Opinions in the Shorts: Vol. 370

Embed from Getty Images

 

Yippee – I finally had a good golf round on league night!

Pronouns: The Musical is continue its trek this weekend featuring songs with Me in the title. Curtain time is Saturday at 1:00 am (Eastern US). Special thanks to Maitre d’ Dale for her outstanding effort.

As I look at my drafts, I believe only 5 beach walks remain in the queue. That would mean 24 this year – compared to 15 last year.

Because of multiple requests, I drafted a cutting-the-cord post, which I hope to publish next week. Thanks for the suggestion!

Because of our recent spring vacation to the western US, the wildfires in that area are more meaningful to us. A reminder to the able and willing to donate to their favorite charity that helps affected families.

The recent news about making design plans for producing guns at home with 3D printers is troubling on multiple levels. I imagine this issue will make it to the Supreme Court, so hold on to your hats!

Embed from Getty Images

 

OMG … a Religious Liberty Task Force? This administration is more than loony! I doubt if the task force members will read my past post on the topic.

Not long ago I made a statement about the US being on a trail toward a civil war. At the recent Trump rally in Tampa, the treatment of CNN’s Jim Acosta is a good example … and President Trump supports and encourages this behavior.

While a friend of mine was complaining about the media’s coverage of President Trump, I kept saying, “He brings it on himself. He brings it on himself. Keeping quiet isn’t in his DNA. He brings it upon himself.” … and my friend conceded.

Do you remember the days when the majority of Americans respected Rudi Giuliani?

Besides a dysfunctional White House, Congress and government organization could use an overhaul. As a longtime advocate of now is the time to reorganize, here’s an interesting commentary about an effort.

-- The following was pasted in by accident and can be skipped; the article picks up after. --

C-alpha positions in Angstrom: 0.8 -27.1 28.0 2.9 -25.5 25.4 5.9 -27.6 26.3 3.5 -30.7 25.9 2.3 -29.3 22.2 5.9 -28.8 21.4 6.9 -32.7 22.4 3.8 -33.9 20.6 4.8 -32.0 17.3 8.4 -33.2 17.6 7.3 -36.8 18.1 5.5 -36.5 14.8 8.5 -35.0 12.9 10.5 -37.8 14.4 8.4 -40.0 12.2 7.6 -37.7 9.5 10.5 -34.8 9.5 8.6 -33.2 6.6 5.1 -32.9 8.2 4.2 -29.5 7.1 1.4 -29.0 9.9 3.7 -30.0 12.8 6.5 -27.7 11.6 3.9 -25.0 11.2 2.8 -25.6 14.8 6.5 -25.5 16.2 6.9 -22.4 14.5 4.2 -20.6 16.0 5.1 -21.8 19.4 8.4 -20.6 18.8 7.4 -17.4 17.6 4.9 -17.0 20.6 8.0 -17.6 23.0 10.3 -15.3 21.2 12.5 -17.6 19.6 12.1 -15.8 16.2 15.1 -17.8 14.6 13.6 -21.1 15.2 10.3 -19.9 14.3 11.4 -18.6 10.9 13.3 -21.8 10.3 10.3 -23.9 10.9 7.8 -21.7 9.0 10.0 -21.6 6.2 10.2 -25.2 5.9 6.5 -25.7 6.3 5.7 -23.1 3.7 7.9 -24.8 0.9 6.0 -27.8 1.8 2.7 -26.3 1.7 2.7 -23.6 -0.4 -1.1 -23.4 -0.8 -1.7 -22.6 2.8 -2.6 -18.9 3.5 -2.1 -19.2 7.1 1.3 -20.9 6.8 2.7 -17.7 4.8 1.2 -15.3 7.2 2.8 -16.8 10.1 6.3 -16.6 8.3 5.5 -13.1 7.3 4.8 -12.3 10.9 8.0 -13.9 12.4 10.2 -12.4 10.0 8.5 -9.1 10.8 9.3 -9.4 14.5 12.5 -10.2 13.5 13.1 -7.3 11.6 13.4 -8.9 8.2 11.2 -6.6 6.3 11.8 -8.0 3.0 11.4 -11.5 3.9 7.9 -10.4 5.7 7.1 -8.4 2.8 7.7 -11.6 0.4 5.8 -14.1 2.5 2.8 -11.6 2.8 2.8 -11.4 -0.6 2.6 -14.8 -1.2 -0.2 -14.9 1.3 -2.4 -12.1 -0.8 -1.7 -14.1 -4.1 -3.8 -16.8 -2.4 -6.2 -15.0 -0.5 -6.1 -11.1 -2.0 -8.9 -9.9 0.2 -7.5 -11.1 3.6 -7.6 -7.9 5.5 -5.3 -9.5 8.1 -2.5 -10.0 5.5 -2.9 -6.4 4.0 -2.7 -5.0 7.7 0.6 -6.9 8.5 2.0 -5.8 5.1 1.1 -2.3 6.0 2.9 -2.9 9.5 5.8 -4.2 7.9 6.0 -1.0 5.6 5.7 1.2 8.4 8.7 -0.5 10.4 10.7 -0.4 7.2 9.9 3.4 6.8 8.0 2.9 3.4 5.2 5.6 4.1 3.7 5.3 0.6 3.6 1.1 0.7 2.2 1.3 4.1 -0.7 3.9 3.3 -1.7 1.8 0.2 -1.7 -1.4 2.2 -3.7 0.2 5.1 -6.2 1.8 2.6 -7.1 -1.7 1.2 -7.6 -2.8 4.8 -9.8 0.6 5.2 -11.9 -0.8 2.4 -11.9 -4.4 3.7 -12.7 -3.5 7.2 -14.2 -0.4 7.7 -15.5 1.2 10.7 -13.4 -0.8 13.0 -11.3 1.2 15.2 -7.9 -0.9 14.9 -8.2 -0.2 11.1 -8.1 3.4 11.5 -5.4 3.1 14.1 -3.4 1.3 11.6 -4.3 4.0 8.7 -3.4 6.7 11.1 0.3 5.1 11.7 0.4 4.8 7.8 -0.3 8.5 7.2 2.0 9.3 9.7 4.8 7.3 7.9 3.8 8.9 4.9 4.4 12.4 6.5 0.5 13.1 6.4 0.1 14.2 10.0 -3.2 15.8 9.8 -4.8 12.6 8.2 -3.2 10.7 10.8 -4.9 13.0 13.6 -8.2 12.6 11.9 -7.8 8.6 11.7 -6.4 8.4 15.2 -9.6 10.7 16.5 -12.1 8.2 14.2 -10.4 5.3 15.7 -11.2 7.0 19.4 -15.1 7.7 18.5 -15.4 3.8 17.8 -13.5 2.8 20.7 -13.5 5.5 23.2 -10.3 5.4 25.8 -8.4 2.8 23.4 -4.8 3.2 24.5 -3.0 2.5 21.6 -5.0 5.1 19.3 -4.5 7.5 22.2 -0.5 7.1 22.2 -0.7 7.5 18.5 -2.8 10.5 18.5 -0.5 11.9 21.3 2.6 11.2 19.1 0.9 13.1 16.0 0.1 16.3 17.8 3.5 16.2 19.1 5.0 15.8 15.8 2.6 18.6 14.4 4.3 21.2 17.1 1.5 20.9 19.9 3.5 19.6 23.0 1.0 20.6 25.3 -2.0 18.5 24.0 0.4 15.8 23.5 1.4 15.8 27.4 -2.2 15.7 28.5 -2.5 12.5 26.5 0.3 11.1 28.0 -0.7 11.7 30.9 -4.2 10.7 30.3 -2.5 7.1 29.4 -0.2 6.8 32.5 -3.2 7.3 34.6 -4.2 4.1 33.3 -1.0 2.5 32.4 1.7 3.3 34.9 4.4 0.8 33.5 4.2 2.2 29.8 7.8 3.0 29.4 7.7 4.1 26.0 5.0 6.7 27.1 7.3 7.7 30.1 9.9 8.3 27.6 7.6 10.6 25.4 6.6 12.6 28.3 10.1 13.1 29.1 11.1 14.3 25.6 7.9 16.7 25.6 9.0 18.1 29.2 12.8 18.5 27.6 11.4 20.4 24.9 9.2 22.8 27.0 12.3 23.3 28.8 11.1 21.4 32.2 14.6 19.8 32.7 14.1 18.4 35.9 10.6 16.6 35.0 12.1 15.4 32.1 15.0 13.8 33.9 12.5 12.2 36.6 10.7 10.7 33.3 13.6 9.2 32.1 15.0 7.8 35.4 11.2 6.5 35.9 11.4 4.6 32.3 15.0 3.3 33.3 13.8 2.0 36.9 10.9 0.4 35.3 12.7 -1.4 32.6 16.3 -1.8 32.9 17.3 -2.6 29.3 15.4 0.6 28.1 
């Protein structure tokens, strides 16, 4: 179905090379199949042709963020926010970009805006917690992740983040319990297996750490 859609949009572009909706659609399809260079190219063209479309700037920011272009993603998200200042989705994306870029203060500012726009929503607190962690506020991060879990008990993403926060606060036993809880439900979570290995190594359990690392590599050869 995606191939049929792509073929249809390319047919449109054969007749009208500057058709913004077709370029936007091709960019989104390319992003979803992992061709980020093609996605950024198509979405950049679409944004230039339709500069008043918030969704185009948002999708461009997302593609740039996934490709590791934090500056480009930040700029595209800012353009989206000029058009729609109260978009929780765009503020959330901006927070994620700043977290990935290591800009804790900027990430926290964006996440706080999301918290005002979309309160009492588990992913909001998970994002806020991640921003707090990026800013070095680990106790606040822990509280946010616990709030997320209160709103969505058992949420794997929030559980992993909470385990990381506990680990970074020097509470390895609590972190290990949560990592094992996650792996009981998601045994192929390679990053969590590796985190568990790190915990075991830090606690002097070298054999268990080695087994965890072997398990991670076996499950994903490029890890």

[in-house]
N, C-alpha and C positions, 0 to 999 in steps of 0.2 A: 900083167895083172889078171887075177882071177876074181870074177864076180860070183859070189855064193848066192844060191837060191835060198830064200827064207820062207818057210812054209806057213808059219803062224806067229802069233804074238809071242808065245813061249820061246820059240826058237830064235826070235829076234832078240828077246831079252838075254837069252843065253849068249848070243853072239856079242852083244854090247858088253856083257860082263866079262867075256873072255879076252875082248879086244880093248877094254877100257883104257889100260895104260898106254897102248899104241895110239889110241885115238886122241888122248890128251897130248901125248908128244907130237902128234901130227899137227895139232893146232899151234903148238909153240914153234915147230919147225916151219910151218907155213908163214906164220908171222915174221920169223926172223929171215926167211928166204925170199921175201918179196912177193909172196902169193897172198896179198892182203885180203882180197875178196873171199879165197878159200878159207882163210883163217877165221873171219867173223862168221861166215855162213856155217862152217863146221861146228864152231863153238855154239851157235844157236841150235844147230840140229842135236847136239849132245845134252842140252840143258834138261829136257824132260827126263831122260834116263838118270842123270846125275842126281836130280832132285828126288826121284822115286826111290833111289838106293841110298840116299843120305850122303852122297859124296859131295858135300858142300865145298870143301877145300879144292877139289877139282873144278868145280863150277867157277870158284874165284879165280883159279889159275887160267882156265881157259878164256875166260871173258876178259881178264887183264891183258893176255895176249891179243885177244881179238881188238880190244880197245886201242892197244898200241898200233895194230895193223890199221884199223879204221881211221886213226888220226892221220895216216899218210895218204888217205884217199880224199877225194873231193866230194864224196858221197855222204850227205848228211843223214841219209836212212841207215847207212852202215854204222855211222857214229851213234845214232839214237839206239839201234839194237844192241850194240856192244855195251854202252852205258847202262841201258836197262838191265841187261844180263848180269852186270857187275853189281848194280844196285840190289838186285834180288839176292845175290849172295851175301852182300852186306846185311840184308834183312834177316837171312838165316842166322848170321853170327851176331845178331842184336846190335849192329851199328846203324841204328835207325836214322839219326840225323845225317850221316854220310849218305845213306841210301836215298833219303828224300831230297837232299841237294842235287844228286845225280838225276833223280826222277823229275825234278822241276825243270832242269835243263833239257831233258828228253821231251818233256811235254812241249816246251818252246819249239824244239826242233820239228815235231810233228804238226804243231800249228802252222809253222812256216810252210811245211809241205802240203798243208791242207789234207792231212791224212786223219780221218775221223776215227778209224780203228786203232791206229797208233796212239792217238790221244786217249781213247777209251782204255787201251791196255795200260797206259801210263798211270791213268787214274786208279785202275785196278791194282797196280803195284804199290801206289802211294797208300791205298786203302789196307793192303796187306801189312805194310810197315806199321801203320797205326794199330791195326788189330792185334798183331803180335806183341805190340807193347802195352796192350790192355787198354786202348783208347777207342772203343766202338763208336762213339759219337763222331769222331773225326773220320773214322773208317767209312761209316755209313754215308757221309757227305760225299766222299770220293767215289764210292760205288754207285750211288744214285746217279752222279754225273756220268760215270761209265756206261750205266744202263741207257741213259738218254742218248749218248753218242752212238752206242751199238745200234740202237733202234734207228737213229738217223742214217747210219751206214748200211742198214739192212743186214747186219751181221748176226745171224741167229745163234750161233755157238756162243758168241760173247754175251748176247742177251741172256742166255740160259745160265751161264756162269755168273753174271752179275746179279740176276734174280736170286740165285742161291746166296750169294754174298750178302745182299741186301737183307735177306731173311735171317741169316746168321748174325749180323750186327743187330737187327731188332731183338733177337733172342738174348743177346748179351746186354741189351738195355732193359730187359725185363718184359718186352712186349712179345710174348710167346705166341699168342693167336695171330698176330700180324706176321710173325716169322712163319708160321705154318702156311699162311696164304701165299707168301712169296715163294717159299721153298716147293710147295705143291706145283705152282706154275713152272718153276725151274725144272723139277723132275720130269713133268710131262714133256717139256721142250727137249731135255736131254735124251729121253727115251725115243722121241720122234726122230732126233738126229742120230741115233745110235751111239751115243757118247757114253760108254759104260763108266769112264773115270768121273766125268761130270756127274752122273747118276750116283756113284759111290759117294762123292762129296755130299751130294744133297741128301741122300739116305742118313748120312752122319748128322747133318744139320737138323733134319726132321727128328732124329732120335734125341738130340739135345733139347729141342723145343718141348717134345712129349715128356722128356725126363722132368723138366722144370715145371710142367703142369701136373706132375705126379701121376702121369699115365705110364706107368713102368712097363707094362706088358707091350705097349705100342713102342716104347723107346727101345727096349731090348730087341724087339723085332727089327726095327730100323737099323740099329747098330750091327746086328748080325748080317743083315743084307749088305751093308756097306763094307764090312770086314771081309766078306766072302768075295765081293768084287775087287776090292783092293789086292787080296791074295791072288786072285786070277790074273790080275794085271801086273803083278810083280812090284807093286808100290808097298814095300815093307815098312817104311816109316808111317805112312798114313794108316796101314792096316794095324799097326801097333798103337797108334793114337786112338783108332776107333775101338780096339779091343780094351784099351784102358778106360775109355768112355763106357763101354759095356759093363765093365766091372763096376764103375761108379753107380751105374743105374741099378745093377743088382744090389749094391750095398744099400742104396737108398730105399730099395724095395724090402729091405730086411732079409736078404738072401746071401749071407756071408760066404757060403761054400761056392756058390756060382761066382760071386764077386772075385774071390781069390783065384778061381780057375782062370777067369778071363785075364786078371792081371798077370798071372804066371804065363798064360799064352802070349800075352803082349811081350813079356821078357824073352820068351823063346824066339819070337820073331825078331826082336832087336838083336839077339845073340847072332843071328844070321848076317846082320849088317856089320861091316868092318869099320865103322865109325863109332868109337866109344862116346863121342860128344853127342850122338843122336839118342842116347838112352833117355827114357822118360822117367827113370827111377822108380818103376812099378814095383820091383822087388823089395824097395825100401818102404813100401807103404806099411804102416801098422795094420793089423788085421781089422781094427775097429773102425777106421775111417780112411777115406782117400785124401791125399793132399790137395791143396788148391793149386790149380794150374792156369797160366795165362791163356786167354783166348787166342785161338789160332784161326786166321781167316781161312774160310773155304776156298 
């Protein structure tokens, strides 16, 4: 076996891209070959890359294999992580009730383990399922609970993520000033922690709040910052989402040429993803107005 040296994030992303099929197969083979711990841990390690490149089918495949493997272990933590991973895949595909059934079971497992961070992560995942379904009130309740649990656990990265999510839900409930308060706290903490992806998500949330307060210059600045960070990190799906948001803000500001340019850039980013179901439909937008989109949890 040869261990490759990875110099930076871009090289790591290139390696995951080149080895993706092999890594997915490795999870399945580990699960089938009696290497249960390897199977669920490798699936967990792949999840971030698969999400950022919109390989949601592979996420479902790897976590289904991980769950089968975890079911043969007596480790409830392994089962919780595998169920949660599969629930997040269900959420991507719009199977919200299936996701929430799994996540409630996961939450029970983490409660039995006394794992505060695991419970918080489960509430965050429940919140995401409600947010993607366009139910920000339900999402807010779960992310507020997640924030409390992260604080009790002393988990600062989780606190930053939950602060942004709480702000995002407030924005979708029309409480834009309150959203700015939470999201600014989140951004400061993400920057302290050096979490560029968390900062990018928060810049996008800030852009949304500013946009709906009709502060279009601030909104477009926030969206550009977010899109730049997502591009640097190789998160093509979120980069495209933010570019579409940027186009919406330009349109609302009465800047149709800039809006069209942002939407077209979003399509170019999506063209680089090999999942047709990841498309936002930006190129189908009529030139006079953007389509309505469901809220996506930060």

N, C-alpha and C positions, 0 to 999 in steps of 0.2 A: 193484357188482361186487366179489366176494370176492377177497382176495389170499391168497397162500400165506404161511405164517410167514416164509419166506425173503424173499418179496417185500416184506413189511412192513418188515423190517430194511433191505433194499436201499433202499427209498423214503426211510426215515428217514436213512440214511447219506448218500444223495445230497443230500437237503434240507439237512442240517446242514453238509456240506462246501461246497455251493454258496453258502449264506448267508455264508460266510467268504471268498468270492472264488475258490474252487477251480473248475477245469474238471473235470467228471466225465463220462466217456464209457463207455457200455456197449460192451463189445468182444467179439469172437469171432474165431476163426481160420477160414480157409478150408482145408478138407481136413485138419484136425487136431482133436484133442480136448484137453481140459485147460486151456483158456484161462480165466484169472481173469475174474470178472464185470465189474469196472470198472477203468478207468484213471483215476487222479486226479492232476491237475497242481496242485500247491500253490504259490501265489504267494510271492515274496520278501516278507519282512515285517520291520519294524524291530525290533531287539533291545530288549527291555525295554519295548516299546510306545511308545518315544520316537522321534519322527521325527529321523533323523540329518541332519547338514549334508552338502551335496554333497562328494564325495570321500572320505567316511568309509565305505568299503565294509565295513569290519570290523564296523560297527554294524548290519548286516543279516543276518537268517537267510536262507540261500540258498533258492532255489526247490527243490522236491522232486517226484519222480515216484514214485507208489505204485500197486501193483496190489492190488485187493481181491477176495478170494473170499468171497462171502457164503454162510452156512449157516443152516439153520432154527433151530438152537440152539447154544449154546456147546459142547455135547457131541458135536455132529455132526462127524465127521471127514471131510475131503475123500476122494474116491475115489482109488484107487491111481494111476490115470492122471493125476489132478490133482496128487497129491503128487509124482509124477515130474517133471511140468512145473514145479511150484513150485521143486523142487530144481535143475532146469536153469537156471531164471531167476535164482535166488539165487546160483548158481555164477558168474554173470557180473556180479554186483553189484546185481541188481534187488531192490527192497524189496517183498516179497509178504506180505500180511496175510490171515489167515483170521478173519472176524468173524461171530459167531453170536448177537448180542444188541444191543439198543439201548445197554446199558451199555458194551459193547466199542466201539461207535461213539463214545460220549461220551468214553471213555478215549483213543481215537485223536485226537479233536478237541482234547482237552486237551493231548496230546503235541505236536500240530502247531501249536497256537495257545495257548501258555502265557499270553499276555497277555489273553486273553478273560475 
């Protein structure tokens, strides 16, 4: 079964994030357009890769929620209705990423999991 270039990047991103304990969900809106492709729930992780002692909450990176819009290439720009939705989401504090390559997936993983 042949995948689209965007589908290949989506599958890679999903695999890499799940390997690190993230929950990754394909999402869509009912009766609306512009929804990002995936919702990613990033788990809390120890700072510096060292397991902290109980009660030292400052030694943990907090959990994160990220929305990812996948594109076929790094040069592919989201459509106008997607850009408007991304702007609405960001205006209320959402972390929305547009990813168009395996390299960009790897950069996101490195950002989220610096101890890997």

As I’ve said before, Stephen Colbert’s monologues keep me sane during these goofy times. This week he chronicled this evolving explanation.

Russia didn’t interfere in the election.

OK, they did.

But nobody in the Trump team met with the Russians.

OK, they did.

But it was just about adoptions.

OK, they offered us dirt on Hillary.

But there was no collusion.

Collusion is not a crime.

But collusion was just a little crime.

Since when are crimes illegal?

Embed from Getty Images

 

To lead you into this week’s dose of satirical headlines, I’m going to break from tradition to lead you to an awesome video. Thanks to Philosopher Mouse who lead me to this video treat that is cooler than James Dean ever thought.

Weekly Headlines from The Onion (combos welcome)

Total idiot resorting to tribalism decades before climate catastrophe makes it necessary
Man keeps having same experience where he shows up to work naked
Experts warn transitioning too quickly from work to vacation could cause decompression sickness
Flight attendant licks her lips as traveler approaches gate with large suitcase
Music compels weak man to dance

Interesting Reads

Migration to Europe
Can school commit malpractice?
Curse of the open-floor plan
Evolution of human intelligence
Presidents and the military: 70 years apart
The good smell of rain
(Photos) Flora and fauna of Socotra

To send you into the weekend and continuing the summer theme, here’s another classic by Don Henley. In the words of Garrison Keillor, Be well, do good work, and keep in touch.

On Religious Liberty

Embed from Getty Images

Before Europeans came to America, Christian traditions and practices were well-rooted in Europe for over 1000 years. Catholicism was the predominant form of Christianity, at least until the Protestant Reformation of the early 1500s The Protestant Reformation was a major schism is Western Christianity that ultimately influenced America – both before and after independence.

Whereas the US Constitution’s First Amendment (ratified 1791) granted religious freedoms for individuals and that government cannot establish religious preferences, I content that American has a long history of battling this ideal by continually challenging it in the name of religious preference.